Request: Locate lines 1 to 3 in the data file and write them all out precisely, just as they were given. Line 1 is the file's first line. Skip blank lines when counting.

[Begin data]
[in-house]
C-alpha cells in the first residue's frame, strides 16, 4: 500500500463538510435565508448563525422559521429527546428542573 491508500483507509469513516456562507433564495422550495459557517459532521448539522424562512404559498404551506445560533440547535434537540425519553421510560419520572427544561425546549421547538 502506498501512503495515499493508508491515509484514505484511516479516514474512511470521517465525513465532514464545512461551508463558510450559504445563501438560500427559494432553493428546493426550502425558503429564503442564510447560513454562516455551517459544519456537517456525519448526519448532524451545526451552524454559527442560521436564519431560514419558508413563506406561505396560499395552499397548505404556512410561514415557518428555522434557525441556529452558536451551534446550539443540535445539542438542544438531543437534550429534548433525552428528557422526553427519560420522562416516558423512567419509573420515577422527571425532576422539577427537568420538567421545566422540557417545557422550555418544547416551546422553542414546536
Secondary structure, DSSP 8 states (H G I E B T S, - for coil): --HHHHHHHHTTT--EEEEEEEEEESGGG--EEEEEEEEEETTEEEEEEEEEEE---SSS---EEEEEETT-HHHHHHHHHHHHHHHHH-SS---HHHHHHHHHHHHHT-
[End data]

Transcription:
[in-house]
C-alpha cells in the first residue's frame, strides 16, 4: 500500500463538510435565508448563525422559521429527546428542573 491508500483507509469513516456562507433564495422550495459557517459532521448539522424562512404559498404551506445560533440547535434537540425519553421510560419520572427544561425546549421547538 502506498501512503495515499493508508491515509484514505484511516479516514474512511470521517465525513465532514464545512461551508463558510450559504445563501438560500427559494432553493428546493426550502425558503429564503442564510447560513454562516455551517459544519456537517456525519448526519448532524451545526451552524454559527442560521436564519431560514419558508413563506406561505396560499395552499397548505404556512410561514415557518428555522434557525441556529452558536451551534446550539443540535445539542438542544438531543437534550429534548433525552428528557422526553427519560420522562416516558423512567419509573420515577422527571425532576422539577427537568420538567421545566422540557417545557422550555418544547416551546422553542414546536
Secondary structure, DSSP 8 states (H G I E B T S, - for coil): --HHHHHHHHTTT--EEEEEEEEEESGGG--EEEEEEEEEETTEEEEEEEEEEE---SSS---EEEEEETT-HHHHHHHHHHHHHHHHH-SS---HHHHHHHHHHHHHT-